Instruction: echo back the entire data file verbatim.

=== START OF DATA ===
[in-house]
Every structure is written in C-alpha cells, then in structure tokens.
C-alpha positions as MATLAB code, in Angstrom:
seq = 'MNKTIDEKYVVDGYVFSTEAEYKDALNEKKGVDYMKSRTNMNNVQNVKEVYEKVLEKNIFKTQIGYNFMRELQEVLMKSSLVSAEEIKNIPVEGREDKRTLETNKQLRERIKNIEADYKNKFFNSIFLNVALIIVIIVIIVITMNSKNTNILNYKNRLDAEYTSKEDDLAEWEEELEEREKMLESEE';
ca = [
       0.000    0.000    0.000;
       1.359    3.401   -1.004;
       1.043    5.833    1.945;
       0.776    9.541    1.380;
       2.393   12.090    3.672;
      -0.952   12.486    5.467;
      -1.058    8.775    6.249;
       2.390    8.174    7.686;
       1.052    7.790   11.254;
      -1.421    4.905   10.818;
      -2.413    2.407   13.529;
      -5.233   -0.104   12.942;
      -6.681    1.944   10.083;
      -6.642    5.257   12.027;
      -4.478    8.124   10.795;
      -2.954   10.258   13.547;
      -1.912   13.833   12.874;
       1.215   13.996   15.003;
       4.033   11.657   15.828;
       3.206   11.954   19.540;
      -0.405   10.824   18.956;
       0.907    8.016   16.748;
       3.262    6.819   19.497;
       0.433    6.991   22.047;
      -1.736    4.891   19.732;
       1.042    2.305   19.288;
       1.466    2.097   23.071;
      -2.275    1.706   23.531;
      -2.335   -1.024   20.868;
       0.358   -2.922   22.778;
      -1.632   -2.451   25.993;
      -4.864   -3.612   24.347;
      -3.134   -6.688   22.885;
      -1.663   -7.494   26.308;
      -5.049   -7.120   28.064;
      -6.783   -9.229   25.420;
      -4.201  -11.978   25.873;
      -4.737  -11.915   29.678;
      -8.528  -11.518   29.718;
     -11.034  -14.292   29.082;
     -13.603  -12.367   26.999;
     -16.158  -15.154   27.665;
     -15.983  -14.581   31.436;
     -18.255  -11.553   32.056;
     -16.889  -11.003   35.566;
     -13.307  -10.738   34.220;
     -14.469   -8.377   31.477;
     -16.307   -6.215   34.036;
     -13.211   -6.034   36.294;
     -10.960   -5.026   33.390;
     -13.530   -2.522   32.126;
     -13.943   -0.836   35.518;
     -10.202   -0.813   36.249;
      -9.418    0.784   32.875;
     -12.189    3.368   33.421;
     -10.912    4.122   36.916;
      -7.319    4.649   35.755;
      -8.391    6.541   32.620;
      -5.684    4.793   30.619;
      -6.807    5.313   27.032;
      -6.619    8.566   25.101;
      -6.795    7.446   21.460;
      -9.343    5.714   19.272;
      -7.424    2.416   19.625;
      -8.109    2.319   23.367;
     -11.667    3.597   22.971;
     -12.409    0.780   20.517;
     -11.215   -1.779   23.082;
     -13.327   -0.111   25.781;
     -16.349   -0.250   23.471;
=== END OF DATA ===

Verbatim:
[in-house]
Every structure is written in C-alpha cells, then in structure tokens.
C-alpha positions as MATLAB code, in Angstrom:
seq = 'MNKTIDEKYVVDGYVFSTEAEYKDALNEKKGVDYMKSRTNMNNVQNVKEVYEKVLEKNIFKTQIGYNFMRELQEVLMKSSLVSAEEIKNIPVEGREDKRTLETNKQLRERIKNIEADYKNKFFNSIFLNVALIIVIIVIIVITMNSKNTNILNYKNRLDAEYTSKEDDLAEWEEELEEREKMLESEE';
ca = [
       0.000    0.000    0.000;
       1.359    3.401   -1.004;
       1.043    5.833    1.945;
       0.776    9.541    1.380;
       2.393   12.090    3.672;
      -0.952   12.486    5.467;
      -1.058    8.775    6.249;
       2.390    8.174    7.686;
       1.052    7.790   11.254;
      -1.421    4.905   10.818;
      -2.413    2.407   13.529;
      -5.233   -0.104   12.942;
      -6.681    1.944   10.083;
      -6.642    5.257   12.027;
      -4.478    8.124   10.795;
      -2.954   10.258   13.547;
      -1.912   13.833   12.874;
       1.215   13.996   15.003;
       4.033   11.657   15.828;
       3.206   11.954   19.540;
      -0.405   10.824   18.956;
       0.907    8.016   16.748;
       3.262    6.819   19.497;
       0.433    6.991   22.047;
      -1.736    4.891   19.732;
       1.042    2.305   19.288;
       1.466    2.097   23.071;
      -2.275    1.706   23.531;
      -2.335   -1.024   20.868;
       0.358   -2.922   22.778;
      -1.632   -2.451   25.993;
      -4.864   -3.612   24.347;
      -3.134   -6.688   22.885;
      -1.663   -7.494   26.308;
      -5.049   -7.120   28.064;
      -6.783   -9.229   25.420;
      -4.201  -11.978   25.873;
      -4.737  -11.915   29.678;
      -8.528  -11.518   29.718;
     -11.034  -14.292   29.082;
     -13.603  -12.367   26.999;
     -16.158  -15.154   27.665;
     -15.983  -14.581   31.436;
     -18.255  -11.553   32.056;
     -16.889  -11.003   35.566;
     -13.307  -10.738   34.220;
     -14.469   -8.377   31.477;
     -16.307   -6.215   34.036;
     -13.211   -6.034   36.294;
     -10.960   -5.026   33.390;
     -13.530   -2.522   32.126;
     -13.943   -0.836   35.518;
     -10.202   -0.813   36.249;
      -9.418    0.784   32.875;
     -12.189    3.368   33.421;
     -10.912    4.122   36.916;
      -7.319    4.649   35.755;
      -8.391    6.541   32.620;
      -5.684    4.793   30.619;
      -6.807    5.313   27.032;
      -6.619    8.566   25.101;
      -6.795    7.446   21.460;
      -9.343    5.714   19.272;
      -7.424    2.416   19.625;
      -8.109    2.319   23.367;
     -11.667    3.597   22.971;
     -12.409    0.780   20.517;
     -11.215   -1.779   23.082;
     -13.327   -0.111   25.781;
     -16.349   -0.250   23.471;